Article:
One of the main draws of Twitterrific is its customizability. There are two themes: Light and Dark. The app can be set to automatically switch to Dark mode at night, which means less strain on your eyes. A theme panel lets you choose from a short list of fonts and quickly toggle between Light and Dark mode. You can also change character and avatar size. There’s also a handy screen brightness slider (a feature I wish more apps implemented). I recommend playing around in the theme panel (located between Accounts and Settings) right when you start using the app.

Twitterrific 5 is fast and stable. The app supports multiple accounts and pulls in info you have stored in iOS. Timeline syncing can be turned on with either iCloud or Tweet Marker. Tweets can be translated in-app and links can be saved to Instapaper and Pocket. Timeline gap detection allows you to load older tweets you may miss otherwise. VoiceOver is there for those with poor eyesight. There’s offline support for posting, favoriting, and following. Twitterrific may be about simplicity, but it still gets the job done.

The biggest con to Twitterrific is the lack of push notifications. While Tweetbot has built a robust system that can be configured in-app, Twitterrific still doesn’t have its own notifications system. You will have to use something like the official Twitter app in conjunction with Twitterrific 5 if you really want to be alerted every time someone tweets you.

“The biggest con to Twitterrific is the lack of push notifications”

“Twitterrific is all new, including the design and code base,” noted Maheux when asked about the lack of push. “We wanted to get the core functionality out and into our users hands before adding additional features. We also want guidance from them regarding which ones they feel are most important, so we’ll be listening as we move forward and adjust the roadmap accordingly.”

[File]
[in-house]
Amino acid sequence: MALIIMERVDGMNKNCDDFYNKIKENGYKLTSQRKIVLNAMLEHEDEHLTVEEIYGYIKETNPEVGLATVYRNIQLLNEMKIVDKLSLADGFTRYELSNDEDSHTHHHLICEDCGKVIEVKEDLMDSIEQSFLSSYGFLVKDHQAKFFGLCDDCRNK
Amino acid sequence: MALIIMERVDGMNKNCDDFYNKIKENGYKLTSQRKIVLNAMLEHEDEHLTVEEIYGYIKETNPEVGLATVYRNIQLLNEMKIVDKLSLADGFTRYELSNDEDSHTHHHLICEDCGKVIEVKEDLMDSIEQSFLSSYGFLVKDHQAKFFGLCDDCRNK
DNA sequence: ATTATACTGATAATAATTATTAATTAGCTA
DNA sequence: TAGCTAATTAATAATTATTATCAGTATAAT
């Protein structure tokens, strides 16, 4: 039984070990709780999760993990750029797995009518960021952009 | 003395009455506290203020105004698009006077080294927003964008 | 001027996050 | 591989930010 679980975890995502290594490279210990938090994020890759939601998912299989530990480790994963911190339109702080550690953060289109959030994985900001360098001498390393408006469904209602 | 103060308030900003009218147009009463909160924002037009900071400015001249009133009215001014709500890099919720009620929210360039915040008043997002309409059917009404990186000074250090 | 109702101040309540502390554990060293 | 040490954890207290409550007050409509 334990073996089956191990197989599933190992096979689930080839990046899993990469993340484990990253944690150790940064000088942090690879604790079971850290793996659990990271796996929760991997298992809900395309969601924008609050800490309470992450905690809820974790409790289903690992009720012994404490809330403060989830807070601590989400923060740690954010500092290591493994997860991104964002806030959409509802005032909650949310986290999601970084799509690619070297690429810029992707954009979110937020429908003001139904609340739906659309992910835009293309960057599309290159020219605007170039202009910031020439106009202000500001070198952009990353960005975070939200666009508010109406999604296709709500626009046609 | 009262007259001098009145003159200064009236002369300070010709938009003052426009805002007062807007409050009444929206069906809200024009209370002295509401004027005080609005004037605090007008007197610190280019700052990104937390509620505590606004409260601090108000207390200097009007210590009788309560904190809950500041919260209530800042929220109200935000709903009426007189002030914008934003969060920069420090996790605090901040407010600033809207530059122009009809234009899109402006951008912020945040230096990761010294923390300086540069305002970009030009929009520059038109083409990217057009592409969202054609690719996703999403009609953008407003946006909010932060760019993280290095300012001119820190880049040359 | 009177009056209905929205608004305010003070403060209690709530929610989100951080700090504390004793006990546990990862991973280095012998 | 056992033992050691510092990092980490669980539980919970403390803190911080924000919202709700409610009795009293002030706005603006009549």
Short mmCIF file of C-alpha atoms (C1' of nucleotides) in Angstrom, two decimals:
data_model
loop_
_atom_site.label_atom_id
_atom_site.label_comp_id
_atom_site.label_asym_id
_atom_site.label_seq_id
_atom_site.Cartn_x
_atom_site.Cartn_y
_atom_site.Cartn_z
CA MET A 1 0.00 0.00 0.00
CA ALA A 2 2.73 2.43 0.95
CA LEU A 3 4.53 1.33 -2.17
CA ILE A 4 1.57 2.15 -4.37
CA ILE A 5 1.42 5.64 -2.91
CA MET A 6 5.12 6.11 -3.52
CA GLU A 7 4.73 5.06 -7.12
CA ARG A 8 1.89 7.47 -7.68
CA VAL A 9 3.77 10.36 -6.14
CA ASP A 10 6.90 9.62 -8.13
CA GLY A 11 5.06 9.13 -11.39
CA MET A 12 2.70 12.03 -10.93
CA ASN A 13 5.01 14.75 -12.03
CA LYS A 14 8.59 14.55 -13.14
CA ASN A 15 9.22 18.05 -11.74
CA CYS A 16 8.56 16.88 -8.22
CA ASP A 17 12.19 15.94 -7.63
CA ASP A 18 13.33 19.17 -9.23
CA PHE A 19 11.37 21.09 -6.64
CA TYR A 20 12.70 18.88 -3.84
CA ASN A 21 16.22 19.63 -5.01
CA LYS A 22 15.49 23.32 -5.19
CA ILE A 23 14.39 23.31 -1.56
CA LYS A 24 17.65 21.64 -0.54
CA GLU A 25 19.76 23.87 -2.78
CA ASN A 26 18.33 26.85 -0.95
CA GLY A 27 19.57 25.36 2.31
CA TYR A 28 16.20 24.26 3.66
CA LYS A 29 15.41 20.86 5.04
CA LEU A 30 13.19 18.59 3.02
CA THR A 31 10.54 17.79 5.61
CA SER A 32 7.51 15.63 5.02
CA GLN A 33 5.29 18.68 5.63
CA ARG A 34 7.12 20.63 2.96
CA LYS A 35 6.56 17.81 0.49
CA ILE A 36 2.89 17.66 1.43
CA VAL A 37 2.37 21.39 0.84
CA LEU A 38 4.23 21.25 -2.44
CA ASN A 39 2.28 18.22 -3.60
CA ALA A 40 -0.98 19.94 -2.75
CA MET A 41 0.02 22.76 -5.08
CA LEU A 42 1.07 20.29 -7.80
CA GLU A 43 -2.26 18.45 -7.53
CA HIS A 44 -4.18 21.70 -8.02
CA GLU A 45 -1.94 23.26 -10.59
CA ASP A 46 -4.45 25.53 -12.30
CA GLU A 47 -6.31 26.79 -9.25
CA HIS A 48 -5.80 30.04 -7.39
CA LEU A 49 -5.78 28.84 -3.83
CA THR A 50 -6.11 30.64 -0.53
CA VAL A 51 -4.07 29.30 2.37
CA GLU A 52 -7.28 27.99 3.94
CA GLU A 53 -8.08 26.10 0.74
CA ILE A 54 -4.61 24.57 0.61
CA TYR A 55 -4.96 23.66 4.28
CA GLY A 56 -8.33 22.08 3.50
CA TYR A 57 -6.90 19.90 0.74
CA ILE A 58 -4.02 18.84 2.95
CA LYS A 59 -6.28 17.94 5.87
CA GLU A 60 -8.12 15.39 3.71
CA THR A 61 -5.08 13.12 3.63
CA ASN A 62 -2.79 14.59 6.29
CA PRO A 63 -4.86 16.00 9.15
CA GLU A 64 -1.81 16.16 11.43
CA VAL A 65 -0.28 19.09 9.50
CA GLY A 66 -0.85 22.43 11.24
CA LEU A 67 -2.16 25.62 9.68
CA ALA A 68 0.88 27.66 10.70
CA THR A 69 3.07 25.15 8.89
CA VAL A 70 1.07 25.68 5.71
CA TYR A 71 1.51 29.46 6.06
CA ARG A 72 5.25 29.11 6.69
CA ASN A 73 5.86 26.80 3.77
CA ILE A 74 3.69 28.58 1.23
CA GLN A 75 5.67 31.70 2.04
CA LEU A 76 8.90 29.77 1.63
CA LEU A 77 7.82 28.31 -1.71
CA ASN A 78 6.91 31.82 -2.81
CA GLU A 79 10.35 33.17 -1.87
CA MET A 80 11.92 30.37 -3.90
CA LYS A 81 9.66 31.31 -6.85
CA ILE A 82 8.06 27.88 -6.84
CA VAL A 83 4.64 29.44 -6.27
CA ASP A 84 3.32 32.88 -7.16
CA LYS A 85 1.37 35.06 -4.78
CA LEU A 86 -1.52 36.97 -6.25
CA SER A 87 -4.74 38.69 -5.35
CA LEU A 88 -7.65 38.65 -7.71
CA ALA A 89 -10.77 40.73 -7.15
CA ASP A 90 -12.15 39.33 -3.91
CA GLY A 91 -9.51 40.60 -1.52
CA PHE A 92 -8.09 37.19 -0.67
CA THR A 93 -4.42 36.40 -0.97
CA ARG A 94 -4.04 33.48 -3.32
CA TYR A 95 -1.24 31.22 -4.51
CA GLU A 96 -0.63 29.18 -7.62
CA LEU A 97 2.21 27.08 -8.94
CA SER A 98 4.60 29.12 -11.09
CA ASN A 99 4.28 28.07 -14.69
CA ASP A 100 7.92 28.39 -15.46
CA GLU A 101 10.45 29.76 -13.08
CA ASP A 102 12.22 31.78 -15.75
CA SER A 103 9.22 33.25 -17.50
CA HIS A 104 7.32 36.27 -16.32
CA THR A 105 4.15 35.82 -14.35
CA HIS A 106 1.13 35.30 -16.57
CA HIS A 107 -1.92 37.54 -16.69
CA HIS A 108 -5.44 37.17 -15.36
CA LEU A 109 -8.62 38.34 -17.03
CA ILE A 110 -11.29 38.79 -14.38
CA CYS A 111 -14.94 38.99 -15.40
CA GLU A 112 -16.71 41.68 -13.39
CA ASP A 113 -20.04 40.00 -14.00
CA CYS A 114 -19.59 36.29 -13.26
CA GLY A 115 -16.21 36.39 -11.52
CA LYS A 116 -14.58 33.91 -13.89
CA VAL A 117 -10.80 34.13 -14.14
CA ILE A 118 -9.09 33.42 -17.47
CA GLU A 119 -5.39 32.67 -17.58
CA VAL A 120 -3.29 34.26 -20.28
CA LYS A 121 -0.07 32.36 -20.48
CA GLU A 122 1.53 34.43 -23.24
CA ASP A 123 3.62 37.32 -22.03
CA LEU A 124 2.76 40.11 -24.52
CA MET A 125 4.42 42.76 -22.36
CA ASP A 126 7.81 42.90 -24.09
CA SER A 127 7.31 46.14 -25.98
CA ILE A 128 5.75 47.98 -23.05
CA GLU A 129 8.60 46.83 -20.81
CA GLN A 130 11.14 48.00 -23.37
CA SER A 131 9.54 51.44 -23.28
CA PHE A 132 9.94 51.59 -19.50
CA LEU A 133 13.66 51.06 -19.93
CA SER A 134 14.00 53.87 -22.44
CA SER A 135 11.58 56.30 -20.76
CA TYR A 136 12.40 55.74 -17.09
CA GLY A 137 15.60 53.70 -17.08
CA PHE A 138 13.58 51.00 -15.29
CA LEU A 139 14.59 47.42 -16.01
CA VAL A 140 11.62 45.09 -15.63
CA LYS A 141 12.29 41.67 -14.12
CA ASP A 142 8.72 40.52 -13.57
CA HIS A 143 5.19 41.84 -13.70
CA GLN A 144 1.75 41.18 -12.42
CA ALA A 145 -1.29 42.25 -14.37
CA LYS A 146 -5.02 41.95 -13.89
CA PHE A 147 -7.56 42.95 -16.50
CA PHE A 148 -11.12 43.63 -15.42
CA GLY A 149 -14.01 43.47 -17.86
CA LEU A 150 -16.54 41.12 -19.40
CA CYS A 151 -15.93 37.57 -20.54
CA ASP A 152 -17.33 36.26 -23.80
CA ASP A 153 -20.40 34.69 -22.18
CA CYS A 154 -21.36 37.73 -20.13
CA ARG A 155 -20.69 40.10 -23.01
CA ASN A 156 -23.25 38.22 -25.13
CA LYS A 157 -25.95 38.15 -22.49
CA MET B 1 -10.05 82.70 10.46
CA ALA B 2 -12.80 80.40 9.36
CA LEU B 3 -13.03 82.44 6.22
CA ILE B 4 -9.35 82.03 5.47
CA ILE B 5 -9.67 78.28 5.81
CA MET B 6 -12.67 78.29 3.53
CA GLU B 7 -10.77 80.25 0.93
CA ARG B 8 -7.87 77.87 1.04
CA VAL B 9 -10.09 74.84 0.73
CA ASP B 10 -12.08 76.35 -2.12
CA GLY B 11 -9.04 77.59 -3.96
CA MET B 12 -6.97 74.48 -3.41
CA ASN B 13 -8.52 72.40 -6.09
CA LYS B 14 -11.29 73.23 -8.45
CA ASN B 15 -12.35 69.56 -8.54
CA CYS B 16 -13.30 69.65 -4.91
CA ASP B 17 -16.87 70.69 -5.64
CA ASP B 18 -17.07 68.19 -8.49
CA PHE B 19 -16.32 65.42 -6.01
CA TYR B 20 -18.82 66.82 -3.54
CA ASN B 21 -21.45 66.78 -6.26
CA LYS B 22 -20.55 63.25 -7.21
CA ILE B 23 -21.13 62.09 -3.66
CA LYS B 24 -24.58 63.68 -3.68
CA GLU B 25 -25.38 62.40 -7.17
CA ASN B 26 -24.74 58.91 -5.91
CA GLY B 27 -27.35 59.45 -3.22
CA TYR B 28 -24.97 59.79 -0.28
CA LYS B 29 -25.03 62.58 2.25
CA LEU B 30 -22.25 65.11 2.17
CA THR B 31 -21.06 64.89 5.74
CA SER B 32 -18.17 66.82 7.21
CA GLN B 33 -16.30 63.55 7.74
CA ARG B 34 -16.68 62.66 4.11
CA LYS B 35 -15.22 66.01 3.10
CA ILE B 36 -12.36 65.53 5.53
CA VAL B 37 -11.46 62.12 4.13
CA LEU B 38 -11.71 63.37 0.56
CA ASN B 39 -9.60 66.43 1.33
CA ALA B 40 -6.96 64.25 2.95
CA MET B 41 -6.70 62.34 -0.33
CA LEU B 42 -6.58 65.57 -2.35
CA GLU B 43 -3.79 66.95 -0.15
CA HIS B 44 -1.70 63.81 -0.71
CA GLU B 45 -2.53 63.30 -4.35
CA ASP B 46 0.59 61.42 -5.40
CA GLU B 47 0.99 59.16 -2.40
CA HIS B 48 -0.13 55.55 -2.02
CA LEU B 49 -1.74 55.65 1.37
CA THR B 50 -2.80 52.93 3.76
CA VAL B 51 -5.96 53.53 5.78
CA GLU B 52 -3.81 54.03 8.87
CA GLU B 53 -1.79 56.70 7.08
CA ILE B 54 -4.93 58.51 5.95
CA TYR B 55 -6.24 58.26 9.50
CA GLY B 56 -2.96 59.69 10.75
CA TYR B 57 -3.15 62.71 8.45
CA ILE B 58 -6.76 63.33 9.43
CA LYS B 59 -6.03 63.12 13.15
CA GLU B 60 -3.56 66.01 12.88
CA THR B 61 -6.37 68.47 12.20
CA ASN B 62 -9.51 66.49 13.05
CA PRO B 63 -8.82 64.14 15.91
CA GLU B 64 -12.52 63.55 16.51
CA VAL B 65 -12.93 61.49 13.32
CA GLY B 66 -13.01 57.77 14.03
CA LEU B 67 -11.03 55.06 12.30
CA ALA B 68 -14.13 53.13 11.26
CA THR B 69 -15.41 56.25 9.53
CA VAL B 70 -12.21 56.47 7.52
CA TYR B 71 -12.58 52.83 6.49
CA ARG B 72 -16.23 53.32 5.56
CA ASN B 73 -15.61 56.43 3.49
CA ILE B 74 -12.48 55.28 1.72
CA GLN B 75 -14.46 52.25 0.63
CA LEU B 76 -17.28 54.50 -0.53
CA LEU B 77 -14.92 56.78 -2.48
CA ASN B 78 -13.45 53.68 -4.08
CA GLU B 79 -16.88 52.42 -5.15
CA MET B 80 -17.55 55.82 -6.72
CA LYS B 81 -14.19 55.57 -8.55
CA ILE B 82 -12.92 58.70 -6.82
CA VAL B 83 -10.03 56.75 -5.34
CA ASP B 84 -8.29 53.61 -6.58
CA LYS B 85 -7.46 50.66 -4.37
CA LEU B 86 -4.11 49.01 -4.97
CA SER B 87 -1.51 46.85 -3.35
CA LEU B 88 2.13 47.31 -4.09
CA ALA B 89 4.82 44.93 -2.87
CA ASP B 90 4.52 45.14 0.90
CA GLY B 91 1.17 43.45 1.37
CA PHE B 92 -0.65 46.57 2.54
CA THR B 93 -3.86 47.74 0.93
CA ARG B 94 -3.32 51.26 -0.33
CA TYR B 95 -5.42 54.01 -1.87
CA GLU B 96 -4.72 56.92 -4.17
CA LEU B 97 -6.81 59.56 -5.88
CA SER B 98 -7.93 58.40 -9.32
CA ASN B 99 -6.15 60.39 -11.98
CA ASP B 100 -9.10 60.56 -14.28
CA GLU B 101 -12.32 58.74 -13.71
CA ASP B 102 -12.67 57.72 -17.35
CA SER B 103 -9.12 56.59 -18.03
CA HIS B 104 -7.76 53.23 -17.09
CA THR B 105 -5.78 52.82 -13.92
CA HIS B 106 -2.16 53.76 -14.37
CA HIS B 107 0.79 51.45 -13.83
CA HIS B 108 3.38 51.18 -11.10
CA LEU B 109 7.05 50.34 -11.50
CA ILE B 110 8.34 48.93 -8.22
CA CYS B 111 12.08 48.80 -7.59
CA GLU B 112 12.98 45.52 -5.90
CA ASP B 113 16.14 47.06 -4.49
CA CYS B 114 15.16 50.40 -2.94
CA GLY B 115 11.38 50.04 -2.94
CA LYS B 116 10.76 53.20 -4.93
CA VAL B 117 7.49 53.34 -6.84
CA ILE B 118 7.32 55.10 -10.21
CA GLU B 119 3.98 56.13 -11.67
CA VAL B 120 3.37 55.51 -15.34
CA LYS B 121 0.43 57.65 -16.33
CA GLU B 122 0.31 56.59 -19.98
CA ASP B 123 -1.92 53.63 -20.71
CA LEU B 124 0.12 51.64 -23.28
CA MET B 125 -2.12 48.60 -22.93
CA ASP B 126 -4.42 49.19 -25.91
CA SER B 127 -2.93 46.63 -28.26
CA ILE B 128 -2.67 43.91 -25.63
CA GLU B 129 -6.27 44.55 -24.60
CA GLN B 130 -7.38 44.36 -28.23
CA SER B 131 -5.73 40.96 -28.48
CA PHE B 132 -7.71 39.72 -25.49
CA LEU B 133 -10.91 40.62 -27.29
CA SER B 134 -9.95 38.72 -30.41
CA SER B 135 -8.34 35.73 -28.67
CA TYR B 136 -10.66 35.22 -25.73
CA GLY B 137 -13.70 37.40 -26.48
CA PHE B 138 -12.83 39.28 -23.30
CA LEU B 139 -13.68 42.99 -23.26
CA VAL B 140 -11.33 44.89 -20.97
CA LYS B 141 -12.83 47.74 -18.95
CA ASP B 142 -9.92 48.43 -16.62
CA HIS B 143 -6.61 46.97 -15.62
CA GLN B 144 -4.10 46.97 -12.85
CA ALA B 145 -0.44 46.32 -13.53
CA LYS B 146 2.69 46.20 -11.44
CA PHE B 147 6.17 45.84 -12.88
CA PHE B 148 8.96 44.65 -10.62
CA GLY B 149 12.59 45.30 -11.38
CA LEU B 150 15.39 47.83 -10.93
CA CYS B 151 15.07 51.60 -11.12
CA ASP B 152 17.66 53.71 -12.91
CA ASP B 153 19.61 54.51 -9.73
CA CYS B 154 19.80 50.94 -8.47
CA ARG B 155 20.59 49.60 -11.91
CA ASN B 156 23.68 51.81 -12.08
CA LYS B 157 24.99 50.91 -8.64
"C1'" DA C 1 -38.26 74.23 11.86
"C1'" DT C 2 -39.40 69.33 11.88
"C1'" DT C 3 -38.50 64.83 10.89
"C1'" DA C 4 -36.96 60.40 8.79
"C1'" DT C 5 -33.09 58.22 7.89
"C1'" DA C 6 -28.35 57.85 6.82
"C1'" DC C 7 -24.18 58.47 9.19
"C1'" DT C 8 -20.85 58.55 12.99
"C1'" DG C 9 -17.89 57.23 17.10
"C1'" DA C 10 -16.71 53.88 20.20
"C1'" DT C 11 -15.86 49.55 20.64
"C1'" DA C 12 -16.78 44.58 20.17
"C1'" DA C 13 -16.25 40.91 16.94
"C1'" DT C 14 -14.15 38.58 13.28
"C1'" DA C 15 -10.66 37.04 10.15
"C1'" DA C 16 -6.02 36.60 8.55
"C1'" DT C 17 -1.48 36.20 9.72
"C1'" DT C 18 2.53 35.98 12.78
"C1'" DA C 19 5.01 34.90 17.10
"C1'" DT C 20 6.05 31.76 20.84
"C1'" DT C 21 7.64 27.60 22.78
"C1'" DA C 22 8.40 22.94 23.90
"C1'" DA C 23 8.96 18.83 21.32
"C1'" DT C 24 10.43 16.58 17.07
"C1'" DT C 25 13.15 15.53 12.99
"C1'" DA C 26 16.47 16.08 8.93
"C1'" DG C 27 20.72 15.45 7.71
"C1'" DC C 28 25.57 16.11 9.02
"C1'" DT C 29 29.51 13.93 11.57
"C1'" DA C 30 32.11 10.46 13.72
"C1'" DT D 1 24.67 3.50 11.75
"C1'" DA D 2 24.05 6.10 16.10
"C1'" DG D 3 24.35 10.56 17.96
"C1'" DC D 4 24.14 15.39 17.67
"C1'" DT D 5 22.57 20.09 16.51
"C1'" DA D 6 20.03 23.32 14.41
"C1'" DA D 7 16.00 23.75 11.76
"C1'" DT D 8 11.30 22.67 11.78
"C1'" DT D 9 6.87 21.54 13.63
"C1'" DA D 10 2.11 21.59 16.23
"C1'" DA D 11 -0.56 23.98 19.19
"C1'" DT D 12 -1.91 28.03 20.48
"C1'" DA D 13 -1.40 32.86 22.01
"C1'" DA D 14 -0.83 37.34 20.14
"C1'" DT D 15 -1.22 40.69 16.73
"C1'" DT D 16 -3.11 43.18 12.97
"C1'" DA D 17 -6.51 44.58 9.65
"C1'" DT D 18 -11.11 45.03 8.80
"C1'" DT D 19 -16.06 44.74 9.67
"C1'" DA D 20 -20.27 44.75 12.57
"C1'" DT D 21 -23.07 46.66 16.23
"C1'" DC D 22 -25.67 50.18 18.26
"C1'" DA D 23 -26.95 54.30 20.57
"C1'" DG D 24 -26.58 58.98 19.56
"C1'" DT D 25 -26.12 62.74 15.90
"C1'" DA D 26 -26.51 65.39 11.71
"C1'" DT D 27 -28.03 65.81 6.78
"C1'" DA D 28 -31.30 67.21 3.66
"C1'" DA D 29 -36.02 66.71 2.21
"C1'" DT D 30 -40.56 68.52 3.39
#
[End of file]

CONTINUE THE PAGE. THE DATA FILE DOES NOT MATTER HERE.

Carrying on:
Another big blow is the lack of a streaming timeline. You have to manually pull to fresh each time you want to see new tweets. That should be changing along with the lack of push in a future update.

Version 5 is a universal download that is optimized for the iPhone and iPad. Both apps adapt to their intended devices well. You can view your timeline in either portrait or landscape on both devices, and the iPad version has a pinnable sidebar with quick access to lists, your account, and settings. Swiping through the timeline is more enjoyable on the iPad’s larger display for me.

“We’ve always focused on iOS first and brought the best iOS features over to the Mac,” said Maheux. Since there are way more Twitterrific users on iOS, The Iconfactory decided to update there first. I’m told that Twitterrific for Mac is still being worked on, and a big update is in the works. Twitter has been giving third-party developers a hard time lately, but Twitterrific isn’t in danger of getting choked out yet.  “We are still very committed to our users,” assured Maheux.

“The real question is if it’s the right Twitter client for you”

I’ve always been slightly confused about Twitterrific’s purpose. While The Iconfactory seems emphatic that the app is meant for the average joe, I’m not sure that my mom cares about features like font customization. And there’s also the price to consider. When Twitterrific 5’s launch sale is over, the app will cost $6 in the App Store. That’s a hard sell for someone who’s not a power user—not to mention that the official Twitter app is available for free.

If Twitterrific 5 looks like a breath of fresh air to you, then check it out. It’s definitely a great app. But the real question is if it’s the right Twitter client for you.  I’ve been a Tweetbot user for quite awhile, so it took a little while for me to get used to the new Twitterrific. I would definitely consider myself a power user. Give me push notifications, Twitterrific, and I may be sold.

Twitterrific 5 is available now in the App Store for a launch price of $2.99.